Inv. No. 16825
40 × 30 cm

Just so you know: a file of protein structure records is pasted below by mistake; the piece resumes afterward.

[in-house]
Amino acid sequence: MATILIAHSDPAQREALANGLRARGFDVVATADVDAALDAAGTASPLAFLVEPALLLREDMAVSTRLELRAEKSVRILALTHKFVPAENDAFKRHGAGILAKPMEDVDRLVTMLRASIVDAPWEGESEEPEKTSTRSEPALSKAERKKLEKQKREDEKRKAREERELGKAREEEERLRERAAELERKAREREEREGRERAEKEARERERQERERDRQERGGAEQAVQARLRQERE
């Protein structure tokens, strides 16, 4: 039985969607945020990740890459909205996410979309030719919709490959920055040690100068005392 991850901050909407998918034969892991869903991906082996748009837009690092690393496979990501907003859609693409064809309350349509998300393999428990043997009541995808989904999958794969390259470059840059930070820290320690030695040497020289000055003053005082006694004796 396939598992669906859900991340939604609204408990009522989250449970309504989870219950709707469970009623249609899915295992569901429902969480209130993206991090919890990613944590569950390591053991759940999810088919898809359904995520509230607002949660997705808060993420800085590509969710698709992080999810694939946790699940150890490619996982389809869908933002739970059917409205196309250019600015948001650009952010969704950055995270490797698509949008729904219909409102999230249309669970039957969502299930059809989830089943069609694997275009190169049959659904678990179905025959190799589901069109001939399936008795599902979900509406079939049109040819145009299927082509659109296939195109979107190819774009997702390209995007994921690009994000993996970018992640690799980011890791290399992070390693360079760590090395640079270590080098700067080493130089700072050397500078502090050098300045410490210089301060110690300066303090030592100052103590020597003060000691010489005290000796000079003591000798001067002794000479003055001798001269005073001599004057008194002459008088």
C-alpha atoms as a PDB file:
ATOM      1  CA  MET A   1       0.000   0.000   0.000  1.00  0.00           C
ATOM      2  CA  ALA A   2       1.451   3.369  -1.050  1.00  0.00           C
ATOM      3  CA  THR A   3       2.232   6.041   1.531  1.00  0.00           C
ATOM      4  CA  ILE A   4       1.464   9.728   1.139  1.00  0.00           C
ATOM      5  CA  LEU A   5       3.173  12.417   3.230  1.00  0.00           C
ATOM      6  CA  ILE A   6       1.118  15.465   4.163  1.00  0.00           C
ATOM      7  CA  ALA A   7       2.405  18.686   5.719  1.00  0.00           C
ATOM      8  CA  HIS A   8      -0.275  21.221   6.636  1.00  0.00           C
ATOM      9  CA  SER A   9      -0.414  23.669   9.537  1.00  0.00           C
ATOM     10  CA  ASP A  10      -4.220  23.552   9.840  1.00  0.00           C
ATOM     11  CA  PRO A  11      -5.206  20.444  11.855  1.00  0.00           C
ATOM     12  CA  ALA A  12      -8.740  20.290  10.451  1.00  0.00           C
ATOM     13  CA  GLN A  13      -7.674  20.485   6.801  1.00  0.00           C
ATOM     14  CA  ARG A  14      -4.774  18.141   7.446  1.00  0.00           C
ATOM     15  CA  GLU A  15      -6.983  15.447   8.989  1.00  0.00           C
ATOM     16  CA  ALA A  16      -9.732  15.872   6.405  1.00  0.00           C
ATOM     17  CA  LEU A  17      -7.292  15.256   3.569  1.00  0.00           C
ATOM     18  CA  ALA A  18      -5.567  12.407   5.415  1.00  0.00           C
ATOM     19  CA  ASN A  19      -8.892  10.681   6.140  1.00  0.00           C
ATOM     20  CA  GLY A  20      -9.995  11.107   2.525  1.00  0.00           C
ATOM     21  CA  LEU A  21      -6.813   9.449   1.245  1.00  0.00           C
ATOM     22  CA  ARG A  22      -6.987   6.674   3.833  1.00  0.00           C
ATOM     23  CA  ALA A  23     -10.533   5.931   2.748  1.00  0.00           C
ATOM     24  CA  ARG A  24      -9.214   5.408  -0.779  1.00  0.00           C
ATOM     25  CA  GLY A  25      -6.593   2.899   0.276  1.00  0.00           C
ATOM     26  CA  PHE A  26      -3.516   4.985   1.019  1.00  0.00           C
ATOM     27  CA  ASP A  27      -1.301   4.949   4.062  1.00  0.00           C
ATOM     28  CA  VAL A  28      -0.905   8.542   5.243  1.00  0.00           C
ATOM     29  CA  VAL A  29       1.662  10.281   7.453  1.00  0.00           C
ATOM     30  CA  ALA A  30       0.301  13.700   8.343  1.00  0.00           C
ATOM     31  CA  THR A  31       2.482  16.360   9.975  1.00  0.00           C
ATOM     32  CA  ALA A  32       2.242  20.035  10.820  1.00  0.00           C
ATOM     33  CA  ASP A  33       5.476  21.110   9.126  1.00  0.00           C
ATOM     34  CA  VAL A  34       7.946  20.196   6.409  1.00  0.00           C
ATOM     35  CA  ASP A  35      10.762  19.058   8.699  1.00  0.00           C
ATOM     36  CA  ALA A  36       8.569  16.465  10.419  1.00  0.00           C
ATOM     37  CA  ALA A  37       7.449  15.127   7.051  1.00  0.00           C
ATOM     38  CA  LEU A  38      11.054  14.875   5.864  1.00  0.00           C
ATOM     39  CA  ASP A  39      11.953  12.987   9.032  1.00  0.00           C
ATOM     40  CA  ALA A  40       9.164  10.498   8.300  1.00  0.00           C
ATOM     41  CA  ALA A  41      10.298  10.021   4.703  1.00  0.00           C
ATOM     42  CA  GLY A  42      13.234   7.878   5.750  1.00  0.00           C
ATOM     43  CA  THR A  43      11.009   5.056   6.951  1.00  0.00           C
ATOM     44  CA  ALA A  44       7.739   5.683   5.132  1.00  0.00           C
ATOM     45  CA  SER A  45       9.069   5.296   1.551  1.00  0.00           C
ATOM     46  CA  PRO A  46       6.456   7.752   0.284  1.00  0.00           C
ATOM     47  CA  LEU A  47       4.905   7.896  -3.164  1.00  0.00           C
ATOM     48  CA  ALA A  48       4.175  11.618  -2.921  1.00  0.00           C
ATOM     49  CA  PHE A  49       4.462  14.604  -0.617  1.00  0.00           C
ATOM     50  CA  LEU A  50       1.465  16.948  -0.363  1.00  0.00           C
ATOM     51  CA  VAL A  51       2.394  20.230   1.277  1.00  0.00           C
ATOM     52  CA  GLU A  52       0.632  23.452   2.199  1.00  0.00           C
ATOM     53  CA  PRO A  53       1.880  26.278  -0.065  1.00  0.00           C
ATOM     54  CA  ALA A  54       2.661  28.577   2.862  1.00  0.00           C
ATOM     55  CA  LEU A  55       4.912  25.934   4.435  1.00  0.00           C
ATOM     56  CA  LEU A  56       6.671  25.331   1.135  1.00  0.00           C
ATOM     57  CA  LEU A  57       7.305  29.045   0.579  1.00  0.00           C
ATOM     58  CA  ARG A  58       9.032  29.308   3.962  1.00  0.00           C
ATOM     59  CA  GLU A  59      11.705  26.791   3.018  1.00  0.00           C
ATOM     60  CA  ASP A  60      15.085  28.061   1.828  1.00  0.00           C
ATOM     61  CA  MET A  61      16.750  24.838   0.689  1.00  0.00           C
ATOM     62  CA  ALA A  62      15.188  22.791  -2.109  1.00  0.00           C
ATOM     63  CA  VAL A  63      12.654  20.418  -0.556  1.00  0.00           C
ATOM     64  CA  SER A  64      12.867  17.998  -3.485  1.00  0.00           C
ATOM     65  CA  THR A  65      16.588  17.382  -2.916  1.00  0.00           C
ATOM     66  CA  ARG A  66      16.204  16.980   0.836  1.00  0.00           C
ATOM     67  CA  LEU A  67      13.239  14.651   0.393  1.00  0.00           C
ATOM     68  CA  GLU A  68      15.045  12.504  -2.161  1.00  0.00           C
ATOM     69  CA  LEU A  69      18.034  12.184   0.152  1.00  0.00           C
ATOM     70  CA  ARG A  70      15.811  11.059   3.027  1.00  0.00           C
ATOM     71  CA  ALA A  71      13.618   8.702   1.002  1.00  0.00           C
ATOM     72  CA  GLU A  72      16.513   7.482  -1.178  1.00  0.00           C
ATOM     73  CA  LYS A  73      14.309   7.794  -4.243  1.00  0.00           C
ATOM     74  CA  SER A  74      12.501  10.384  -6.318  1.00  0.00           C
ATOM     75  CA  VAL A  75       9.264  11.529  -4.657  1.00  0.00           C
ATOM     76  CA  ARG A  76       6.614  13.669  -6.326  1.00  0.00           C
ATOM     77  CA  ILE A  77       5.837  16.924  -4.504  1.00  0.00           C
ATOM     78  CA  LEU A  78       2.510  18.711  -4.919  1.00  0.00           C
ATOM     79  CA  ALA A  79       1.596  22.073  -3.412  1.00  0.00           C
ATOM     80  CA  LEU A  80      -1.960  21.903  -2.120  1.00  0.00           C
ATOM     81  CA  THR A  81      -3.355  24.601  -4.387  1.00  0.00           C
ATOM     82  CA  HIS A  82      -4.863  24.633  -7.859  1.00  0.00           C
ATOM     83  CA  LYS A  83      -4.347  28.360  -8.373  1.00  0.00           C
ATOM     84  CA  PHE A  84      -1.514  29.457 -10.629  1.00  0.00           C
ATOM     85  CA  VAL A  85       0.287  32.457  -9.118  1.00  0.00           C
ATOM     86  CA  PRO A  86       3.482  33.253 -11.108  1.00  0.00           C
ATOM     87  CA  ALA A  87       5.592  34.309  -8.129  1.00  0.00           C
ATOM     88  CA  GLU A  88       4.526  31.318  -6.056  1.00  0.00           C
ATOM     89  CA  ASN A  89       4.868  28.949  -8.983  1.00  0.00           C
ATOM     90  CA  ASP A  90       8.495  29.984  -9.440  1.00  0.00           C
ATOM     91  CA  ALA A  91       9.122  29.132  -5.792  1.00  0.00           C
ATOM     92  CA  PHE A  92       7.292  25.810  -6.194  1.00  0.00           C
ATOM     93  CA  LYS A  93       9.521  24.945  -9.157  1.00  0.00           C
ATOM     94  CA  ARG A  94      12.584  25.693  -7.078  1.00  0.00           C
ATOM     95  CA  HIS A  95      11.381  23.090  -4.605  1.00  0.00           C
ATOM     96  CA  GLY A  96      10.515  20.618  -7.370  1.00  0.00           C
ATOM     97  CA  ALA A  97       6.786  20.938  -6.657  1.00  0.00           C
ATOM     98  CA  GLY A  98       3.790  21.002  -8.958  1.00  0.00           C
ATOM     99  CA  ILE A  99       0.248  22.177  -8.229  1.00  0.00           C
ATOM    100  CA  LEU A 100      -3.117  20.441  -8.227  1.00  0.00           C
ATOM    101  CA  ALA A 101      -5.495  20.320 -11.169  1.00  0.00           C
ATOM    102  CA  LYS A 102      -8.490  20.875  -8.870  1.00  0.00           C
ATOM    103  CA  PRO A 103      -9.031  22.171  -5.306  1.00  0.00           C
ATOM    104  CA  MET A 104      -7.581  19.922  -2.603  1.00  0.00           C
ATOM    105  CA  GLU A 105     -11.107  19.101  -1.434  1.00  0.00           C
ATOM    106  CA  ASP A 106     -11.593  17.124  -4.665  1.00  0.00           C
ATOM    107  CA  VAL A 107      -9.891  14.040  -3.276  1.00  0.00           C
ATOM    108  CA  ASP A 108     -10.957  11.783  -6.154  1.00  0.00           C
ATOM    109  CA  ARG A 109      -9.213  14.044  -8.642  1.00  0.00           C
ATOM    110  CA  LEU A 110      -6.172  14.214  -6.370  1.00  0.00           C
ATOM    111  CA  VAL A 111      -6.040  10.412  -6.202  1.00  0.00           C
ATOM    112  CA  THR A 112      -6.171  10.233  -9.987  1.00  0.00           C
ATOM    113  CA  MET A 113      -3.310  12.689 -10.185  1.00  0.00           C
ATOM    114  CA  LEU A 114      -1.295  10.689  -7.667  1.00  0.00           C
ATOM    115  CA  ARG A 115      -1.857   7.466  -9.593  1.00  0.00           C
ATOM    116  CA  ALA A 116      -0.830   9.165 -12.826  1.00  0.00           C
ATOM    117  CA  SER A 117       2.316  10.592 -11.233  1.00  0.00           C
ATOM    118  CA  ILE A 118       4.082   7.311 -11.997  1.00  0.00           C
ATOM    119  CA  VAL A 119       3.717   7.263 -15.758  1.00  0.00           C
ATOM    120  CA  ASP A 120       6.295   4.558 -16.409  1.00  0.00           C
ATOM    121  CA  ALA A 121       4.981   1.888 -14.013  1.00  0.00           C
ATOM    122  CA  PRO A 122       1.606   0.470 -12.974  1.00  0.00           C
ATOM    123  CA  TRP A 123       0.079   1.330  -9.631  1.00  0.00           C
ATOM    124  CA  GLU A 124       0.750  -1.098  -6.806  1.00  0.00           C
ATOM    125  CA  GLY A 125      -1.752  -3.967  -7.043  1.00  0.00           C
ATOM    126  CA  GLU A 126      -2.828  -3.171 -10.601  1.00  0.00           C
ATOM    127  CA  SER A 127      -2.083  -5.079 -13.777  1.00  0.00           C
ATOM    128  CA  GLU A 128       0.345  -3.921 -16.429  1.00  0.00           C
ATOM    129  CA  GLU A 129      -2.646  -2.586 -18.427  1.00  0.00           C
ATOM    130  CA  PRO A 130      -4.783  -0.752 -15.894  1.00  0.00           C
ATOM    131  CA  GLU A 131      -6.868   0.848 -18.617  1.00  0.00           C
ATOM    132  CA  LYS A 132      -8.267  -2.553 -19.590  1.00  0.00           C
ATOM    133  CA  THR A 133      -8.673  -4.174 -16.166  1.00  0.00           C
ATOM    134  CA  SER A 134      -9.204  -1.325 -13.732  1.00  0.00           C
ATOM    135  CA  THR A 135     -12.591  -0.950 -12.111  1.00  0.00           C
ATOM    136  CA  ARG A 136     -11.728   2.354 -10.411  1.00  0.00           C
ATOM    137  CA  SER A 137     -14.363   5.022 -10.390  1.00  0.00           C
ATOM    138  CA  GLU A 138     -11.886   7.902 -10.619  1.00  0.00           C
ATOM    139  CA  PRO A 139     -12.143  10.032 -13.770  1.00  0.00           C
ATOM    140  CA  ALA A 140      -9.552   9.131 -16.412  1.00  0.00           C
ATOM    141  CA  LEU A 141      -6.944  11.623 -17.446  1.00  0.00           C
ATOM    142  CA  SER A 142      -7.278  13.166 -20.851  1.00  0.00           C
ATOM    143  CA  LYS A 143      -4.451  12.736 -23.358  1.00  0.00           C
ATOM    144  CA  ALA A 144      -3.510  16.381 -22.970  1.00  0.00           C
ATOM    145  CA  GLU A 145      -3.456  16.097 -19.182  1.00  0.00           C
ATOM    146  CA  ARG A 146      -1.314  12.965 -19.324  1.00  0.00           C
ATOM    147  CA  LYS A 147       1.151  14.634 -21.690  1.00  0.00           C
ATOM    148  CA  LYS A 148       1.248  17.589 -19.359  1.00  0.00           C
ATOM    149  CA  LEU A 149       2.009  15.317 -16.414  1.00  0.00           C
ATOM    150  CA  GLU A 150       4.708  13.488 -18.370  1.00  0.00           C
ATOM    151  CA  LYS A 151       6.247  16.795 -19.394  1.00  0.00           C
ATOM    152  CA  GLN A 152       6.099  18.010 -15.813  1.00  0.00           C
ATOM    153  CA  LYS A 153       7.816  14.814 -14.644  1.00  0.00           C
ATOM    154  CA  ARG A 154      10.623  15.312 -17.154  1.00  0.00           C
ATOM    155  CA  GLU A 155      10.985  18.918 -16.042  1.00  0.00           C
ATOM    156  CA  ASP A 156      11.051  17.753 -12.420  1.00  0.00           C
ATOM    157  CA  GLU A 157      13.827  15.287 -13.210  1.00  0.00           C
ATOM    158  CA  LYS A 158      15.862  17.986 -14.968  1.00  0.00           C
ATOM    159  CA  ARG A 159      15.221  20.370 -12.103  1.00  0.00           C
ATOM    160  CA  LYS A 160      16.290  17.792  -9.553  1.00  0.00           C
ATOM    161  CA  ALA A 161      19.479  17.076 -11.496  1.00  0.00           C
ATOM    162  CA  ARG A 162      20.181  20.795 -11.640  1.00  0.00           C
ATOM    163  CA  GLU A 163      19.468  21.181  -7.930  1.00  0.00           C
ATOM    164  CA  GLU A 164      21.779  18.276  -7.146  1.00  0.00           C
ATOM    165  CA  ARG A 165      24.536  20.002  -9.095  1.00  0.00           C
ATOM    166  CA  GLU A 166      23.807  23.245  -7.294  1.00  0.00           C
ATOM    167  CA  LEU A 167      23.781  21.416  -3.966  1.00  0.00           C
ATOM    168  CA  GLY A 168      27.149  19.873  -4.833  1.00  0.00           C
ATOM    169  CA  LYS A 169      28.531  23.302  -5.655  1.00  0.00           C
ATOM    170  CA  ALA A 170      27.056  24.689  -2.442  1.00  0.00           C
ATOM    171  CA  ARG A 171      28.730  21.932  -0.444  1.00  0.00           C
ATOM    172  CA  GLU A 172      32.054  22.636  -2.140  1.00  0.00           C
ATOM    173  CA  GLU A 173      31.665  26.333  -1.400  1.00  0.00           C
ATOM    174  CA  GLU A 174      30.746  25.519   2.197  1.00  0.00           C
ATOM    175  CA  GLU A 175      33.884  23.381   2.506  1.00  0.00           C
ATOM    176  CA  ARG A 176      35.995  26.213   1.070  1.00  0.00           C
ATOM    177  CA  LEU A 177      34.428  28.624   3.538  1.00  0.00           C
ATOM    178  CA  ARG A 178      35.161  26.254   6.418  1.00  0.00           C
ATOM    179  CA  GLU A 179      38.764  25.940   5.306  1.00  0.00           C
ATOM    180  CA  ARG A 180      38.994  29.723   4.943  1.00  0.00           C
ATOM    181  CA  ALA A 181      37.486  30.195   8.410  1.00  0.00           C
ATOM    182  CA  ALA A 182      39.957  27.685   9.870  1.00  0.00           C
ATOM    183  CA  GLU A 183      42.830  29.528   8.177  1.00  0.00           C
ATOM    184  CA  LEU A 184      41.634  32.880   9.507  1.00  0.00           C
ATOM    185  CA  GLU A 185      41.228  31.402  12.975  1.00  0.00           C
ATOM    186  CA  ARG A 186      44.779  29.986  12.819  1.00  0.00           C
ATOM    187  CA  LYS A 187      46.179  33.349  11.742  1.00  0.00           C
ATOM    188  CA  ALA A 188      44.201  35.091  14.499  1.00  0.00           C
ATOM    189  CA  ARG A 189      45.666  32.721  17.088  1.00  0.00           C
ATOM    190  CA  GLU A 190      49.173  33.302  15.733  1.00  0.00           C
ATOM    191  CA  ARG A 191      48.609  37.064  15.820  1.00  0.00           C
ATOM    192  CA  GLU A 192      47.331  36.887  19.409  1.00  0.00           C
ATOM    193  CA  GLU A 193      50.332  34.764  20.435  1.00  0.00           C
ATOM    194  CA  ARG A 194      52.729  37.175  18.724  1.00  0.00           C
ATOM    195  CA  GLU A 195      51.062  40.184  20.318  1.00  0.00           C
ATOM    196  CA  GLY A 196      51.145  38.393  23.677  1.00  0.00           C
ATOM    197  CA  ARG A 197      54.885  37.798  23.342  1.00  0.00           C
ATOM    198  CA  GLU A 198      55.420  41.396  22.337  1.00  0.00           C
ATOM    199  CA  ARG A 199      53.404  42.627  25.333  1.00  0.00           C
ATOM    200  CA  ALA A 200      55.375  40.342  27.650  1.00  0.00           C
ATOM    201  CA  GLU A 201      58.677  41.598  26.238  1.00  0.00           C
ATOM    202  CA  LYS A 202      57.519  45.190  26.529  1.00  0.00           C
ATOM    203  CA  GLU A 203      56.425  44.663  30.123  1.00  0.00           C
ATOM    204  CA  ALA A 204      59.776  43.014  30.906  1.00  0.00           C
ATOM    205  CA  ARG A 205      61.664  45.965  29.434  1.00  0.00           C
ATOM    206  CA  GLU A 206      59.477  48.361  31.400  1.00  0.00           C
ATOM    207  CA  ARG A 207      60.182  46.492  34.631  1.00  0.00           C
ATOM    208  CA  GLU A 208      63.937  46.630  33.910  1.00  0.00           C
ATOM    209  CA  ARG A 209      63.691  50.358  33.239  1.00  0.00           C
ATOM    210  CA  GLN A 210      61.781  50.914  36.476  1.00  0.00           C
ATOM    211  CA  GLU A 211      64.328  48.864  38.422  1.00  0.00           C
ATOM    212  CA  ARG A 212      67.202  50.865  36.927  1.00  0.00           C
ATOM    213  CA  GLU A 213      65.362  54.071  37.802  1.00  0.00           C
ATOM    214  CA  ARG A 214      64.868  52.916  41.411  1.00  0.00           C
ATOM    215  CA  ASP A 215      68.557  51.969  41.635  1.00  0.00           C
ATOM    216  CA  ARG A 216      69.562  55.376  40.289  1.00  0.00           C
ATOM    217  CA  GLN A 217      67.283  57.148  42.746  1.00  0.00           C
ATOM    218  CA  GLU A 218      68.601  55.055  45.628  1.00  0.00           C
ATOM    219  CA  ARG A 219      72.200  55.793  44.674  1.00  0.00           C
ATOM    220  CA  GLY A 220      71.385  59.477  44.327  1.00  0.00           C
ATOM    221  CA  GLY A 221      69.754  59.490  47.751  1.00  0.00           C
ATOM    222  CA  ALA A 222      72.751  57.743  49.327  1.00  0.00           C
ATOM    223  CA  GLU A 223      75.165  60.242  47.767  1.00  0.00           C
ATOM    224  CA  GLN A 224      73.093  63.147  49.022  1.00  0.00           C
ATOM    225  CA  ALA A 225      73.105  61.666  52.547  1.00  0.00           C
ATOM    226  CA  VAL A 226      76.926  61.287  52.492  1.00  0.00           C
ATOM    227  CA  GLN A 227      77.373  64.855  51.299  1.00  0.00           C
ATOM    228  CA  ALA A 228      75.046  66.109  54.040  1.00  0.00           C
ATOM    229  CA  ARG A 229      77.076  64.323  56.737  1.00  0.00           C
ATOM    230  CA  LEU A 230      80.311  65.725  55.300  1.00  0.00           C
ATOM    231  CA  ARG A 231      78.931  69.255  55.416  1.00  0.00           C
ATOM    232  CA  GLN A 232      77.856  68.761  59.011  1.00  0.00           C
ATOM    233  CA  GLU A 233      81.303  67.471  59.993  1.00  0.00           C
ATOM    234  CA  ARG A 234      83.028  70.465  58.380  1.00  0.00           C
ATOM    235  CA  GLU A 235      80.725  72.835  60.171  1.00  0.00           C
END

Michael Croissant, who taught at the Städel School from 1968 to 1988, is one of Germany’s few twentieth-century sculptors who claim an important position both individually and in terms of the history of sculpture. From the very beginning of his creative period, the medium of drawing offered Croissant a means of reflecting on his conception of three-dimensionally formed bodies. The extremely reductive head masterfully executed in grease crayon is part of an ensemble of three drawings acquired from the artist’s estate and serving as excellent examples of his development from the 1970s to the 1990s, while also demonstrating the various approaches which can be taken to drawing in conjunction with sculptural work. Against the background of the artist’s sculptures – examples of which are to be seen in the Galerie and garden of the Städelsches Kunstinstitut – and above all in the context of other drawings by sculptors in the holdings of the Department of Prints and Drawings, it becomes apparent how the draughtsman Croissant succeeds in creating volume and space on the two-dimensional surface of the paper.